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Writing at Time, Joe Klein surveys the bounty that America can now harvest from its dalliance with neoconservatism. He starts with the still highly ambiguous outcome in Iraq, and continues:
There are other consequences of this profound misadventure. The return of the Taliban in Afghanistan is certainly one; if U.S. attention, and special forces, hadn’t been diverted from that primary conflict, the story in the Pashtun borderlands might be very different now. The credibility of the United States–slowly recovering due to the efforts of Barack Obama–is another, after a war promulgated by a gale of ignorance at best and chicanery at worst. The sense of the United States as a nation of tempered, honorable actions may never recover from the images of the past decade, especially the photographs from Abu Ghraib prison.
The replacement notion that it was our right and responsibility to rid Iraq of a terrible dictator–after the original casus belli of weapons of mass destruction evaporated–is a neo-colonialist obscenity. The fact that Bush apologists still trot out his “Forward Freedom Agenda” as an example of American idealism is a delusional farce. The “Freedom Agenda” brought us a Hamas government in Gaza, after a Palestinian election that no one but the Bush Administration wanted. It brought the empowerment of Hizballah in Lebanon. It raised the hopes of reformers across the region, soon dashed when the Bush Administration retreated, realizing that the probable outcome of democracy in places like Egypt and Saudi Arabia would be the installation of Islamist parties that might prove more repressive than the dictatorships they replaced.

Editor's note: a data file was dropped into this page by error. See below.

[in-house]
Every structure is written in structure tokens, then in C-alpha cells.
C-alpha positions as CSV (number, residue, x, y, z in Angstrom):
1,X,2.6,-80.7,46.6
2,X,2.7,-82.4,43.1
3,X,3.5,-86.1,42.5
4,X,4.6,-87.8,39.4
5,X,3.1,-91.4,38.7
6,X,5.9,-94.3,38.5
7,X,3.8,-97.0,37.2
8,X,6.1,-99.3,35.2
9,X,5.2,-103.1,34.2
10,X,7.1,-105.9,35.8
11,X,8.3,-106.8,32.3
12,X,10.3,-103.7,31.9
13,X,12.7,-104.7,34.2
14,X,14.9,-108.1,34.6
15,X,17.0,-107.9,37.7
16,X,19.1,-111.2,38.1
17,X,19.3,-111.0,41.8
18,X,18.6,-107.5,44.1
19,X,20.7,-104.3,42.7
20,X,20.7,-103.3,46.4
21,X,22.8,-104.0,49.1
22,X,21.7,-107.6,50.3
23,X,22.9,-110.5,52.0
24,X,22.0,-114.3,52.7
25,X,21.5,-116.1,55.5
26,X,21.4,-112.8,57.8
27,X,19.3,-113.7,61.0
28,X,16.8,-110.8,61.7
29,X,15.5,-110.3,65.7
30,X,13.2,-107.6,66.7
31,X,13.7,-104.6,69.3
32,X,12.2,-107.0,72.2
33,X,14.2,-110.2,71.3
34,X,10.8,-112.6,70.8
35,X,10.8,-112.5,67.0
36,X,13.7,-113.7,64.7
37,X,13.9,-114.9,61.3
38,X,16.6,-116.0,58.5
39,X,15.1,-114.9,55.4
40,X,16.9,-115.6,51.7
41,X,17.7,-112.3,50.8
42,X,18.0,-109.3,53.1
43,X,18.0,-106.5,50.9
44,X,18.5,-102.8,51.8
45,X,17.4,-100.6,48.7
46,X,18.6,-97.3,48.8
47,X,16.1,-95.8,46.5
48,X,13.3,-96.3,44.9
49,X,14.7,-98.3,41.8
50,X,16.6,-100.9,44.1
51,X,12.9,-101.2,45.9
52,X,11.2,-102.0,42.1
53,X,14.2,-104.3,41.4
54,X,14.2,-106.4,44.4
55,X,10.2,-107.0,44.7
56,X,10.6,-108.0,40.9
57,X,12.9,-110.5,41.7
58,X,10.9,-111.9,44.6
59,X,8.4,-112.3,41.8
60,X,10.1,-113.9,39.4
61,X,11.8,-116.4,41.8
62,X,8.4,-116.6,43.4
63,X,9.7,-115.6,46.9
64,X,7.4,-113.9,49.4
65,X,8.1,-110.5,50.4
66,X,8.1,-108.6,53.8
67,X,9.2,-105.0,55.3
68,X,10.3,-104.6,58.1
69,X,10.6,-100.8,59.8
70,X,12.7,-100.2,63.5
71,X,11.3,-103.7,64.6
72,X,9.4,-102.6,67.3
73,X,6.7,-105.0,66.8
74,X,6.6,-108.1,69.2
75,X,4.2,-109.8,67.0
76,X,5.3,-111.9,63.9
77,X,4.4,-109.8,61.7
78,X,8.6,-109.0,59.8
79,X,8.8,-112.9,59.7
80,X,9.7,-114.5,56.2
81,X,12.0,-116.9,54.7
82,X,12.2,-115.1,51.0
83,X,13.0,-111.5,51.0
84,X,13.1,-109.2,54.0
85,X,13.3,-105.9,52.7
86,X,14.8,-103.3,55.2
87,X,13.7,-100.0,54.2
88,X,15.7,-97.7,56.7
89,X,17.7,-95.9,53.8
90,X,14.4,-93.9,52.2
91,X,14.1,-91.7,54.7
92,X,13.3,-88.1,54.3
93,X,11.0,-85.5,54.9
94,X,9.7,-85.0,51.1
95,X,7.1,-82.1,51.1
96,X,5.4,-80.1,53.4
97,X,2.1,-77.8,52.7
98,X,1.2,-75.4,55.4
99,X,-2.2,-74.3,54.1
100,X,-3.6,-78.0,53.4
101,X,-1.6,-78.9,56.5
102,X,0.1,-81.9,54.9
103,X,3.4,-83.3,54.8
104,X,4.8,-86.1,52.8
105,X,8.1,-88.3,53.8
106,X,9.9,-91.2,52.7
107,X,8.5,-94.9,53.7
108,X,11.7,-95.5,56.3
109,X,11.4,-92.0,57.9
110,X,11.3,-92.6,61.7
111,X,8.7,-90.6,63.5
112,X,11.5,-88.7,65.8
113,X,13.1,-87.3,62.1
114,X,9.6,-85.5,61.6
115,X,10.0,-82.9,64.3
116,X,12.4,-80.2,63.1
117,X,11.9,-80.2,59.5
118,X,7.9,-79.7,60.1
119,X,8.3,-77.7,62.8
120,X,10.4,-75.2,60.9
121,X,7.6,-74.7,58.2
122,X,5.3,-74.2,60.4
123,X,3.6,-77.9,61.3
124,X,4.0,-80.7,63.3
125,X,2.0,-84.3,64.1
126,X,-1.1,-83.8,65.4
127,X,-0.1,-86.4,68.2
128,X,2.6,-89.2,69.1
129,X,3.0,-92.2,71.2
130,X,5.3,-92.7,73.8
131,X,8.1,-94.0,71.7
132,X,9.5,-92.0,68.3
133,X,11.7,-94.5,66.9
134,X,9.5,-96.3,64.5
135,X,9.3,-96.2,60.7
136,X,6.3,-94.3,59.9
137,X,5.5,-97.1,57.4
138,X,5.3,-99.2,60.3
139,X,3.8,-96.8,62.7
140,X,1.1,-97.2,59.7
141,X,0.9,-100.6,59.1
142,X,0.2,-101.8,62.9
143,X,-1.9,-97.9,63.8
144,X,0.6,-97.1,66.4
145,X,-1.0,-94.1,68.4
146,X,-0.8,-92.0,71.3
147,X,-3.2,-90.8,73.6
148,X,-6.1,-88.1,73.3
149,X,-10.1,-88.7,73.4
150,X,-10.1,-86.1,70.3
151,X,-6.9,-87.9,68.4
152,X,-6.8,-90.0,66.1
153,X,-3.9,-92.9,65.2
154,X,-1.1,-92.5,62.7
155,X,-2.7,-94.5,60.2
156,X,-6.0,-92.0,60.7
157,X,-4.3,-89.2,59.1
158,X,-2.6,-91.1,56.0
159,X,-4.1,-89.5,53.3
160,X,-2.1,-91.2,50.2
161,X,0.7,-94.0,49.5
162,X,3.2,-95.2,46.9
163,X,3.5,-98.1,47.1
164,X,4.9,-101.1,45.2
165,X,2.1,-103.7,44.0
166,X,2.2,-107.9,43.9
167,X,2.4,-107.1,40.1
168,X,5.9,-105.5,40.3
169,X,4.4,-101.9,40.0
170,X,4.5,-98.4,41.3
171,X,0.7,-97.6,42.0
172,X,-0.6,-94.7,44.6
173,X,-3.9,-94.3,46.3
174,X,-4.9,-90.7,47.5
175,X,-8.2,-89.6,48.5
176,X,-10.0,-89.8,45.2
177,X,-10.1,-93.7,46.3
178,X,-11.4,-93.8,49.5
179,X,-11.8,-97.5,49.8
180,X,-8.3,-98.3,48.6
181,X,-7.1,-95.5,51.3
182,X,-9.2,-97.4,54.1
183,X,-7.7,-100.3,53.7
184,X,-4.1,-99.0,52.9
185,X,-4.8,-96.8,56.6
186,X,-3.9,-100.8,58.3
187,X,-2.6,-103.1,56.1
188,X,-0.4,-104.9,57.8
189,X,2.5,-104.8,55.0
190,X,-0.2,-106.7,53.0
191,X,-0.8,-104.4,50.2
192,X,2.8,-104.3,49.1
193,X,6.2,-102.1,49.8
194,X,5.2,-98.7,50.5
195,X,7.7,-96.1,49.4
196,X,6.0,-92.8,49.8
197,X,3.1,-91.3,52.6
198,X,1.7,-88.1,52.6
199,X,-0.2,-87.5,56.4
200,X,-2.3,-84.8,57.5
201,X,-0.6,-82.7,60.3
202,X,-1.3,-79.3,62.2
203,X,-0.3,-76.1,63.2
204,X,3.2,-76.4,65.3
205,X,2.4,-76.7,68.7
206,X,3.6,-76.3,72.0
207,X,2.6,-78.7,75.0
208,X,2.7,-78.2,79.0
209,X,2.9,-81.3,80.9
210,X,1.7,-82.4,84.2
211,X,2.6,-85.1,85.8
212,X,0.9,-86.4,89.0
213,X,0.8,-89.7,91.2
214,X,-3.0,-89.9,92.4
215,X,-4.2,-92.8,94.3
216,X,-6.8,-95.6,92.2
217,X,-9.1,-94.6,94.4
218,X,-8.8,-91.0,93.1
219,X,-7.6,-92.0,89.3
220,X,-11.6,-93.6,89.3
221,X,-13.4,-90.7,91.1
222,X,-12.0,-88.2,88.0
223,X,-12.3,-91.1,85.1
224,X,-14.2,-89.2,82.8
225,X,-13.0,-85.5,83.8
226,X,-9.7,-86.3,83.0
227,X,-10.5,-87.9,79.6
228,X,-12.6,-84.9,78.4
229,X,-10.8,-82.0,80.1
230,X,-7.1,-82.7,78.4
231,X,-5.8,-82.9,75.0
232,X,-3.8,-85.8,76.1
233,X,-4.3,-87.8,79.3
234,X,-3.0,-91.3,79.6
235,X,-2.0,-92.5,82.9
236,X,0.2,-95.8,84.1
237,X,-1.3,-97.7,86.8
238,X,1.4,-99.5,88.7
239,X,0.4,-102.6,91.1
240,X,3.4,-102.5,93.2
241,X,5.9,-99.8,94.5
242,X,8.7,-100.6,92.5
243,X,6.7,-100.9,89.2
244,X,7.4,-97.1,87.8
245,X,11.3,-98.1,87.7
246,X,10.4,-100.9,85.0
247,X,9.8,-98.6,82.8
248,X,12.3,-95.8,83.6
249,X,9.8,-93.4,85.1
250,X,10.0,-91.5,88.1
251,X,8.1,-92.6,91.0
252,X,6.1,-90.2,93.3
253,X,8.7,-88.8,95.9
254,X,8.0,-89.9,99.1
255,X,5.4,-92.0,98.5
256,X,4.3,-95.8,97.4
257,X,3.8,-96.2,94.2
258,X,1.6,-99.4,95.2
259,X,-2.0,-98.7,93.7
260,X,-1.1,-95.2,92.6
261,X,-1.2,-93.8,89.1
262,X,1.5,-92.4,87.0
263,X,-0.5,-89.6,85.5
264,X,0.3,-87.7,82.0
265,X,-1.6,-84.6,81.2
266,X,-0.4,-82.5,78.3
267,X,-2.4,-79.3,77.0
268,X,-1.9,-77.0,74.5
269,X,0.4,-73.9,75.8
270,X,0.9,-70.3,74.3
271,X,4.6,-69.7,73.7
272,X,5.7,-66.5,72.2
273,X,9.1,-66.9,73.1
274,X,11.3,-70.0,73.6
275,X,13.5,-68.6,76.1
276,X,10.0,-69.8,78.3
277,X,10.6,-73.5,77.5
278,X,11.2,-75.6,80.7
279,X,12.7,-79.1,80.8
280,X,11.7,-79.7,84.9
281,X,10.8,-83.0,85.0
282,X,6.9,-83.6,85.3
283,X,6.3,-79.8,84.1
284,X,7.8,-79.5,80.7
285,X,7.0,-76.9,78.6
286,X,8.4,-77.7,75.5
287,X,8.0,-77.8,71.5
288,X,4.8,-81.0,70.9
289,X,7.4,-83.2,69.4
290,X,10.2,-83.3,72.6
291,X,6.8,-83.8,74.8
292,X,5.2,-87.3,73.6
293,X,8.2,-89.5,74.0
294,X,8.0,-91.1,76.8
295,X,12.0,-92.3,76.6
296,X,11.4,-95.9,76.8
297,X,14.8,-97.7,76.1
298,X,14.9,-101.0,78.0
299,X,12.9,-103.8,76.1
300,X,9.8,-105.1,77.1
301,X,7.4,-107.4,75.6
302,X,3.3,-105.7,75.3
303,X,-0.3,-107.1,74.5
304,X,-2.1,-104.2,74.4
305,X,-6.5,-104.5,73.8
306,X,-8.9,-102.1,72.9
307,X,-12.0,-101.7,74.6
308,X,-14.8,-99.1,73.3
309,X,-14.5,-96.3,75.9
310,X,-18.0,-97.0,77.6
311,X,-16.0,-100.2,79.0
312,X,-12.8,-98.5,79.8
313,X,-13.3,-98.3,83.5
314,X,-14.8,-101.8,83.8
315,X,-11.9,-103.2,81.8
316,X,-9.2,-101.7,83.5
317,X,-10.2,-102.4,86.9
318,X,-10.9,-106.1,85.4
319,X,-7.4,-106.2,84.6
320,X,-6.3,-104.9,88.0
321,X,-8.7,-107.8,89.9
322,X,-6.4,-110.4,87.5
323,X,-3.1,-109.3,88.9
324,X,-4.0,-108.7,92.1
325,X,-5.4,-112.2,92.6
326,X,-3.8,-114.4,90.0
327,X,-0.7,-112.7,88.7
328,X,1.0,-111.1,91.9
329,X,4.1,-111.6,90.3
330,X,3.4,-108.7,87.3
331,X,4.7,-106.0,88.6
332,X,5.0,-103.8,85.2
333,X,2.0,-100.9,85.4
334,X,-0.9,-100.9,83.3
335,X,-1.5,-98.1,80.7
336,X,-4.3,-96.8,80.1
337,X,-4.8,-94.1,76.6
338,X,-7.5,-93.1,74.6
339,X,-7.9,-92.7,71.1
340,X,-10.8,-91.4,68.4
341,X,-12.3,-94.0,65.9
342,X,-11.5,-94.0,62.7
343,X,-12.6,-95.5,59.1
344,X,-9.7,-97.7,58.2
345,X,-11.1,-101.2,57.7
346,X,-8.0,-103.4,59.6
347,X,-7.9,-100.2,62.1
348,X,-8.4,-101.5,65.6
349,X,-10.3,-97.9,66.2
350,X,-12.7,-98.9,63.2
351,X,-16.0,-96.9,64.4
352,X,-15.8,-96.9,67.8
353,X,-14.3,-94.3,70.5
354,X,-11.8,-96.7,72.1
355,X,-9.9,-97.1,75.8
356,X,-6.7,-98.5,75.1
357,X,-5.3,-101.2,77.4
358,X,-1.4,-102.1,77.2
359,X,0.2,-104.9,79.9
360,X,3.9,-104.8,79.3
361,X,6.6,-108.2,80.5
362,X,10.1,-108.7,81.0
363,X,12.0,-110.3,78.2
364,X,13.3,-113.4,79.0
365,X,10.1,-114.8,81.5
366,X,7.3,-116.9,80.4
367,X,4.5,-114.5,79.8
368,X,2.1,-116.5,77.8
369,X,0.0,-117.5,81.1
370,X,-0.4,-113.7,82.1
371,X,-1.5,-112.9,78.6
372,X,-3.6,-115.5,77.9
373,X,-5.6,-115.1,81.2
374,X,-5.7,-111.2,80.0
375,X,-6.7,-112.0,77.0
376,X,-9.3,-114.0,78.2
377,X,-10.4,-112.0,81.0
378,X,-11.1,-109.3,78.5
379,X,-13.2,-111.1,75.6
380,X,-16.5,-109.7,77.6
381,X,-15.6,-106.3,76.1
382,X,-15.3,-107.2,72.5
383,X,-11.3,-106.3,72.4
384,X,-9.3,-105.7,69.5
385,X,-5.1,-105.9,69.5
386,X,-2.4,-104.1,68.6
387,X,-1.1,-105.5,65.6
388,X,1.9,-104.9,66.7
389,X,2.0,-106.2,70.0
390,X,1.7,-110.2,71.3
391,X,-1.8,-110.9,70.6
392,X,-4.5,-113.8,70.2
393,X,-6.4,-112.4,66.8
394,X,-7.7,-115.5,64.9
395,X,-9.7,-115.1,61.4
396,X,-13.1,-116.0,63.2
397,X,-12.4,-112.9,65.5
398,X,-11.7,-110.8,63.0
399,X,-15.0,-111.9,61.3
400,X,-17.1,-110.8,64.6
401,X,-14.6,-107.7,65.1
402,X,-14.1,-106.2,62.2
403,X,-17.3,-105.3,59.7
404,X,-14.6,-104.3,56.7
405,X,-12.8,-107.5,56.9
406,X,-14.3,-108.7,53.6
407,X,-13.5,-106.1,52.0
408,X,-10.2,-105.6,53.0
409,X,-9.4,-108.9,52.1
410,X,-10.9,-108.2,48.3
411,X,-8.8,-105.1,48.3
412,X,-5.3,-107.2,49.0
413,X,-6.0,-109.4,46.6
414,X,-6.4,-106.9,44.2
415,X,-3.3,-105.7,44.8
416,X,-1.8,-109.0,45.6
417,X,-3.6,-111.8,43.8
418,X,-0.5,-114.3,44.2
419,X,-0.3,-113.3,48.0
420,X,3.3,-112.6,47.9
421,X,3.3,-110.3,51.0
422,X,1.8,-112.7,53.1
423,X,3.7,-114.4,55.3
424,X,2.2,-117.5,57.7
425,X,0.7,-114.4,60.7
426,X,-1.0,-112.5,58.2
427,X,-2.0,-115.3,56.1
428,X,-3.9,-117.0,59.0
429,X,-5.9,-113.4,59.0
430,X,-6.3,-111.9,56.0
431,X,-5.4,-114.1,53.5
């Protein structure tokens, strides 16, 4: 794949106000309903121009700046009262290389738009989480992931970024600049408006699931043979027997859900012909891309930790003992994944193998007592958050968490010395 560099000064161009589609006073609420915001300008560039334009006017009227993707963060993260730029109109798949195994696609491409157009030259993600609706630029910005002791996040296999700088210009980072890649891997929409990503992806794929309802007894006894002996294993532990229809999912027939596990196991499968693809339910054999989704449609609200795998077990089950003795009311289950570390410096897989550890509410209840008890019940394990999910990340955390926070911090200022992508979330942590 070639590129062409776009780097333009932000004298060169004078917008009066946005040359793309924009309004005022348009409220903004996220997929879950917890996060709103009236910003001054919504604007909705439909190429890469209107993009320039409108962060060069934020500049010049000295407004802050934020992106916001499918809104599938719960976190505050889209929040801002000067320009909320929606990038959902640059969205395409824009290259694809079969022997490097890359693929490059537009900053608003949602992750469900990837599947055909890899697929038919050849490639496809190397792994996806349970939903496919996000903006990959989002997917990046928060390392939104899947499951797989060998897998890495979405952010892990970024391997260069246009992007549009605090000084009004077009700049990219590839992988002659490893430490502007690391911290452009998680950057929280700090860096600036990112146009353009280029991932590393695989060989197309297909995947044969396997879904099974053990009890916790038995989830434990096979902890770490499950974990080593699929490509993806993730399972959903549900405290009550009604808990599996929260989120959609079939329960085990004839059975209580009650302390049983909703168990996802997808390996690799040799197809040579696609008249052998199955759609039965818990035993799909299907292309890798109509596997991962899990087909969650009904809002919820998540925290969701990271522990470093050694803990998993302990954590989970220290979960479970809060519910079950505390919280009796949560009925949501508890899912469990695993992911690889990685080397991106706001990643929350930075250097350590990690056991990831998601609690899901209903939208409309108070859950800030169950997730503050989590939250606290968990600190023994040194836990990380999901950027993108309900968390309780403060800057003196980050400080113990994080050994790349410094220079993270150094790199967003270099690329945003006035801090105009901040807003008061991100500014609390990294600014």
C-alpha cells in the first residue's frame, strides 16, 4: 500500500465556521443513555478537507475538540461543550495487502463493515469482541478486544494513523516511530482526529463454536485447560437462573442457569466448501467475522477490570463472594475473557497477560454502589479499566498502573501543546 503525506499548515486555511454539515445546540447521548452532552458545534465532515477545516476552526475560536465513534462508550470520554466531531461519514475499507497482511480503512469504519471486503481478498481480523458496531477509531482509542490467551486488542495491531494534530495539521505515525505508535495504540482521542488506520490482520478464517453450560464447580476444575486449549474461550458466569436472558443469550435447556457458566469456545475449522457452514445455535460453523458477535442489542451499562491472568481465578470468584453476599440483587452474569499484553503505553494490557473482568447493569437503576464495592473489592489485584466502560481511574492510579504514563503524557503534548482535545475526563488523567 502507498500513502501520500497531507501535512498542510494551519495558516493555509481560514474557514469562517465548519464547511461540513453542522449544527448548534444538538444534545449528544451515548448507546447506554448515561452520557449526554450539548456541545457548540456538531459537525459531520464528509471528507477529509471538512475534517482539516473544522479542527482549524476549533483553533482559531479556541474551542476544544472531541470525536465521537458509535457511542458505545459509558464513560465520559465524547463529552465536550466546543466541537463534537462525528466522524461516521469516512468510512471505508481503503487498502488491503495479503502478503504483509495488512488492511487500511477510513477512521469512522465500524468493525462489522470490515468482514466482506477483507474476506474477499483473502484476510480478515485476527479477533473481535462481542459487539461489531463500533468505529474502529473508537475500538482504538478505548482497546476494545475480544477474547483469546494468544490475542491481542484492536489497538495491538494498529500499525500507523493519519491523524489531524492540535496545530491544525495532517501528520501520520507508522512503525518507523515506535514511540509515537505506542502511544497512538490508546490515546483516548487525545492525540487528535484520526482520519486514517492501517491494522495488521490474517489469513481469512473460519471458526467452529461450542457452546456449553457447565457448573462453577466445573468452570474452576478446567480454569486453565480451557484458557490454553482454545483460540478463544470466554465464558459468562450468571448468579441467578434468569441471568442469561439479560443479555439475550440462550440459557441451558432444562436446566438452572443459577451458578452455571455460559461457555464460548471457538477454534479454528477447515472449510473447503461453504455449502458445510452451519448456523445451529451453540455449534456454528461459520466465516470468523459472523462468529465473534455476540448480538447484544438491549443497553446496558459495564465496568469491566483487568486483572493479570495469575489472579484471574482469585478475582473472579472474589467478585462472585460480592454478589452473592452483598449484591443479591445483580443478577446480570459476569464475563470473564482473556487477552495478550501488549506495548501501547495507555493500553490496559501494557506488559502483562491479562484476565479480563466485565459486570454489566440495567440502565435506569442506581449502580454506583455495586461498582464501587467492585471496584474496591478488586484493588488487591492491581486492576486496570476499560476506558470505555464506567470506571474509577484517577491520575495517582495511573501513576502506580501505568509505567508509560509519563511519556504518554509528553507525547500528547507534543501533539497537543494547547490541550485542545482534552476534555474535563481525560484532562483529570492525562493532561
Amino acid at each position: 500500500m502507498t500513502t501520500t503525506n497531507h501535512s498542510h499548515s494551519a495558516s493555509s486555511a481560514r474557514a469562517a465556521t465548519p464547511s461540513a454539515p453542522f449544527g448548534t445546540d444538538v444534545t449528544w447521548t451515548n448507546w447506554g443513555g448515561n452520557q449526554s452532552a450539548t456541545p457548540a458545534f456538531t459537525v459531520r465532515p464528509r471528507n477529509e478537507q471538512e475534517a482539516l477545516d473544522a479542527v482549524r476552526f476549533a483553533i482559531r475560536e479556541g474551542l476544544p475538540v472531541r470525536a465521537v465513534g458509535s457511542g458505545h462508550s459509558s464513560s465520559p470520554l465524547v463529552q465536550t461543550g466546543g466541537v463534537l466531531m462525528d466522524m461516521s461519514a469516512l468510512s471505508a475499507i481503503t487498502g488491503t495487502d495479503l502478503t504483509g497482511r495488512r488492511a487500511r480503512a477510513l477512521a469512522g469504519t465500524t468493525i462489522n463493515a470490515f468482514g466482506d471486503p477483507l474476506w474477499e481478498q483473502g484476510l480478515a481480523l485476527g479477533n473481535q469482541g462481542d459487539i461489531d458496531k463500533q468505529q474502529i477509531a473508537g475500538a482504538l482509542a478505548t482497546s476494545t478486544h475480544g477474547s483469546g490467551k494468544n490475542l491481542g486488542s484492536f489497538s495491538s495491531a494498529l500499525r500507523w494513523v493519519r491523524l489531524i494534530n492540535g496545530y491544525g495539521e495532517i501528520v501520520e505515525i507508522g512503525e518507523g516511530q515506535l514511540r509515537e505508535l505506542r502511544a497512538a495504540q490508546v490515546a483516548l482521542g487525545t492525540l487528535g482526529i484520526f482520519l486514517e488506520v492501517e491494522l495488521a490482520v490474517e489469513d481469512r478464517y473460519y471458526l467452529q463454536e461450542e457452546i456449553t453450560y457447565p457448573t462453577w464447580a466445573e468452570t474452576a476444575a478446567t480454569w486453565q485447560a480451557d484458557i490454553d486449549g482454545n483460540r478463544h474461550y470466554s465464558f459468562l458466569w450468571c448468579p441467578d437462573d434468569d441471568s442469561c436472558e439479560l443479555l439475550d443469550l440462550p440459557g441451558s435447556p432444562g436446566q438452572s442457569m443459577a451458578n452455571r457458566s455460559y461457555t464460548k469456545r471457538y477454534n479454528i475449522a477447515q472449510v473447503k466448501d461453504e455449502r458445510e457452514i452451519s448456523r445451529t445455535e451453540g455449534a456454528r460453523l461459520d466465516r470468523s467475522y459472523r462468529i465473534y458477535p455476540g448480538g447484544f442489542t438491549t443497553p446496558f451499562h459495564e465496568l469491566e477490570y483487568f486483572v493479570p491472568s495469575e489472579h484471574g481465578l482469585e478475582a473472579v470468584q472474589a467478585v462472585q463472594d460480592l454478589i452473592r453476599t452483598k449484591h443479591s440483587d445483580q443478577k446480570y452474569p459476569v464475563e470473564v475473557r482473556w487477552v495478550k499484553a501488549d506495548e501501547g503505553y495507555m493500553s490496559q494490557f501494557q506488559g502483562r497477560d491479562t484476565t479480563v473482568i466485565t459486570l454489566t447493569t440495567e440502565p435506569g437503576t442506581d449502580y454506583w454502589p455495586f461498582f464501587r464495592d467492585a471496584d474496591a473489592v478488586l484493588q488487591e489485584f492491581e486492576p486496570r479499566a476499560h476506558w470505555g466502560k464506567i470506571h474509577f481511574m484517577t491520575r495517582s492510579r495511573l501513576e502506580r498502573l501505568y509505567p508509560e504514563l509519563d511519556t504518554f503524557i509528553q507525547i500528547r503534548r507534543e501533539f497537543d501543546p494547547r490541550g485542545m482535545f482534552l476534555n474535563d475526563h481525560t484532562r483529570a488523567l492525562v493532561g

Andrew Sullivan supplements him: “$3 trillion; the end of America’s moral authority in wartime; the empowerment of Iran and Pakistan; the deaths of hundreds of thousands; the wounds of countless more.” Yet neocons still fill the pages of opinion in America’s best-known journals and newspapers. Their errors in judgment—not to mention flagrant dishonesty—go unremarked upon.
More from Scott Horton:
Conversation — August 5, 2016, 12:08 pm
Sidney Blumenthal on the origins of the Republican Party, the fallout from Clinton’s emails, and his new biography of Abraham Lincoln
Conversation — March 30, 2016, 3:44 pm
Joseph Hickman discusses his new book, The Burn Pits, which tells the story of thousands of U.S. soldiers who, after returning from Iraq and Afghanistan, have developed rare cancers and respiratory diseases.
Flor Arely Sánchez had been in bed with a fever and pains throughout her body for three days when a July thunderstorm broke over the mountainside. She got nervous when bolts of light flashed in the sky. Lightning strikes the San Julián region of western El Salvador several times a year, and her neighbors fear storms more than they fear the march of diseases — first dengue, then chikungunya, now Zika. Flor worried about a lot of things, since she was pregnant.
Late in the afternoon, when the pains had somewhat eased, Flor thought she might go to a dammed-up bit of the river near her house to bathe. She is thirty-five and has lived in the same place all her life, where wrinkled hills are planted with corn, beans, and fruit trees. She took a towel and soap and walked out into the rain. Halfway to the river, the pains returned and overcame her. The next thing Flor remembers, she was in a room she didn’t recognize, unable to move. As she soon discovered, she was in a hospital, her ankle cuffed to the bed, and she was being investigated for abortion.
Average number of new microwave food products introduced every day In 1987:
Cocaine addicts prefer $500 in cash now to $1,000 worth of cocaine later.
Scientists in the Galápagos Islands credited an endangered giant tortoise named Diego with saving his species by fathering more than 800 offspring.
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“Matt was happy enough to sustain himself on the detritus of a world he saw as careening toward self-destruction, and equally happy to scam a government he despised. 'I’m glad everyone’s so wasteful,' he told me. 'It supports my lifestyle.'”